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Among The Animals
by [?]

Jeremy was looking at a card which his wife had just passed across the table to him.

“‘Lady Bendish. At Home,'” he read. “‘Pets.’ Is this for us?”

“Of course,” said Mrs. Jeremy.

“Then I think ‘Pets’ is rather familiar. ‘Mr. and Mrs. J. P. Smith’ would have been more correct.”

“Don’t be silly, Jeremy. It means it’s a Pet party. You have to bring some sort of pet with you, and there are prizes for the prettiest, and the most intelligent, and the most companionable, and so on.” She looked at the fox-terrier curled up in front of the fire-place. “We could take Rags, of course.”

“Or Baby,” said Jeremy. “We’ll enter her in the Fat Class.”

But when the day arrived Jeremy had another idea. He came in from the garden with an important look on his face, and joined his wife in the hall.

“Come on,” he said. “Let’s start.”

“But where’s Rags?”

“Rags isn’t coming. I’m taking Hereward instead.” He opened his cigarette-case and disclosed a small green animal. “Hereward,” he said.

“Why, Jeremy,” cried his wife, “it’s–why, it’s blight from the rose-tree!”

“It isn’t just blight, dear; it’s one particular blight. A blight. Hereward, the Last of the Blights.” He wandered round the hall. “Where’s the lead?” he asked.

“Jeremy, don’t be absurd.”

“My dear, I must have something to lead him up for his prize on. During the parade he can sit on my shoulder informally, but when we come to the prize-giving, ‘Mr. J. P. Smith’s blight, Hereward,’ must be led on properly.” He pulled open a drawer. “Oh, here we are. I’d better take the chain; he might bite through the leather one.”

They arrived a little late, to find a lawn full of people and animals; and one glance was sufficient to tell Jeremy that in some of the classes at least his pet would have many dangerous rivals.

“If there’s a prize for the biggest,” he said to his wife, “my blight has practically lost it already. Adams has brought a cart-horse. Hullo, Adams,” he went on, “how are you? Don’t come too close or Hereward may do your animal a mischief.”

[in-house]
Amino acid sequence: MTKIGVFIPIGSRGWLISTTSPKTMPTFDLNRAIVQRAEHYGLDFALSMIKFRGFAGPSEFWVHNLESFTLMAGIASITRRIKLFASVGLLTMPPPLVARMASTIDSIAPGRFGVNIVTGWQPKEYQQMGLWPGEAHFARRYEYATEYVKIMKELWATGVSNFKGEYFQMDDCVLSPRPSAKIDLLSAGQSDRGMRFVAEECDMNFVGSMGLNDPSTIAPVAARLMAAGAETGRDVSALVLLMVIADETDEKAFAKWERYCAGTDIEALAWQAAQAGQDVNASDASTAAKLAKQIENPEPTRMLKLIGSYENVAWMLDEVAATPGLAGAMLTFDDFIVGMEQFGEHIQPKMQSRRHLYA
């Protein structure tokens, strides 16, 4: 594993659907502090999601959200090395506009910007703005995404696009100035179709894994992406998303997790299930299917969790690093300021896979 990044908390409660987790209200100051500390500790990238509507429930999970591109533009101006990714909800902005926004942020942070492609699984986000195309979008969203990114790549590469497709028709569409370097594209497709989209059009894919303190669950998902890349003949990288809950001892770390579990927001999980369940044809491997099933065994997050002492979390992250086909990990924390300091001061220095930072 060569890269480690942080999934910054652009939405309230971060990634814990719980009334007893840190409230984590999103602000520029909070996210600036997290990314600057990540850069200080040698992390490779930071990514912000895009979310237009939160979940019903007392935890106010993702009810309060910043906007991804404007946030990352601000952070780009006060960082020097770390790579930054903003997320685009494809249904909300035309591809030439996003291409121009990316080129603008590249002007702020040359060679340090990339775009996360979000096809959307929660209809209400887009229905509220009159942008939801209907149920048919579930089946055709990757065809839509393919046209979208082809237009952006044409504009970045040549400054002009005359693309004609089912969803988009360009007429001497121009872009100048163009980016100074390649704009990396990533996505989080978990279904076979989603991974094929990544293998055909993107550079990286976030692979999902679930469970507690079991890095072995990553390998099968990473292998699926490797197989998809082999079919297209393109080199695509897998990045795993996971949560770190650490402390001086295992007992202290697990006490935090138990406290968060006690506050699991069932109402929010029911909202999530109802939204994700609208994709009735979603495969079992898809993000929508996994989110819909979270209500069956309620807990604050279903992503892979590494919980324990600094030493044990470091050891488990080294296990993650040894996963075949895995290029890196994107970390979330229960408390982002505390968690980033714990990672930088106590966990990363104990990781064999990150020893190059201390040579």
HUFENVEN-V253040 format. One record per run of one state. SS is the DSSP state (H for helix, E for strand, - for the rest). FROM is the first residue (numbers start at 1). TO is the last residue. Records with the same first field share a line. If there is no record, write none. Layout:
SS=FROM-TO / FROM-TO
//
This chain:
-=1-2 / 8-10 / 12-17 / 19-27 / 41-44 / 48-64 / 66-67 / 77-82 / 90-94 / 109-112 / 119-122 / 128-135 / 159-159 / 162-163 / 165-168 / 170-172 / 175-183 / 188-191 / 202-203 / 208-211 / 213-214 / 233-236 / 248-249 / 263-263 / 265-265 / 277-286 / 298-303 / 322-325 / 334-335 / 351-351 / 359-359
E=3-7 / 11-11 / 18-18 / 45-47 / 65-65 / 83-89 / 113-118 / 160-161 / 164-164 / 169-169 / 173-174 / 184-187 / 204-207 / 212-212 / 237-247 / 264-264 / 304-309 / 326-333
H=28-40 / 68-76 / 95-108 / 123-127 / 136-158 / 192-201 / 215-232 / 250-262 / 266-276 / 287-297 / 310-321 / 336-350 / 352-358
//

“Who’s Hereward?”

Jeremy opened his cigarette-case.

“Hereward,” he said. “Not the woodbine; that’s quite wild. The blight. He’s much more domesticated, but there are moments when he gets out of hand and becomes unmanageable. He gave me the slip coming here, and I had to chase him through the churchyard; that’s why we’re late.”

“Does he take meals with the family?” asked Adams with a grin.

“No, no; he has them alone in the garden. You ought to see him having his bath. George, our gardener, looks after him. George gives him a special bath of soapy water every day. Hereward simply loves it. George squirts on him, and Hereward lies on his back and kicks his legs in the air. It’s really quite pretty to watch them.”

He nodded to Adams, and wandered through the crowd with Mrs. Jeremy. The collection of animals was remarkable; they varied in size from Adams’s cart-horse to Jeremy’s blight; in playfulness from the Vicar’s kitten to Miss Trehearne’s chrysalis; and in ability for performing tricks from the Major’s poodle to Dr. Bunton’s egg of the Cabbage White.

“There ought to be a race for them all,” said Mrs. Jeremy. “A handicap, of course.”

“Hereward is very fast over a short distance,” said Jeremy, “but he wants encouragement. If he were given ninety-nine yards, two feet, and eleven inches in a hundred, and you were to stand in front of him with a William Allan Richardson, I think we might pull it off. But, of course, he’s a bad starter. Hullo, there’s Miss Bendish.”

Miss Bendish, hurrying along, gave them a word as she went past.

“They’re going to have the inspection directly,” she said, “and give the prizes. Is your animal quite ready?”

“I should like to brush him up a bit,” said Jeremy. “Is there a tent or anywhere where I could prepare him? His eyebrows get so matted if he’s left to himself for long.” He took out a cigarette and lit it.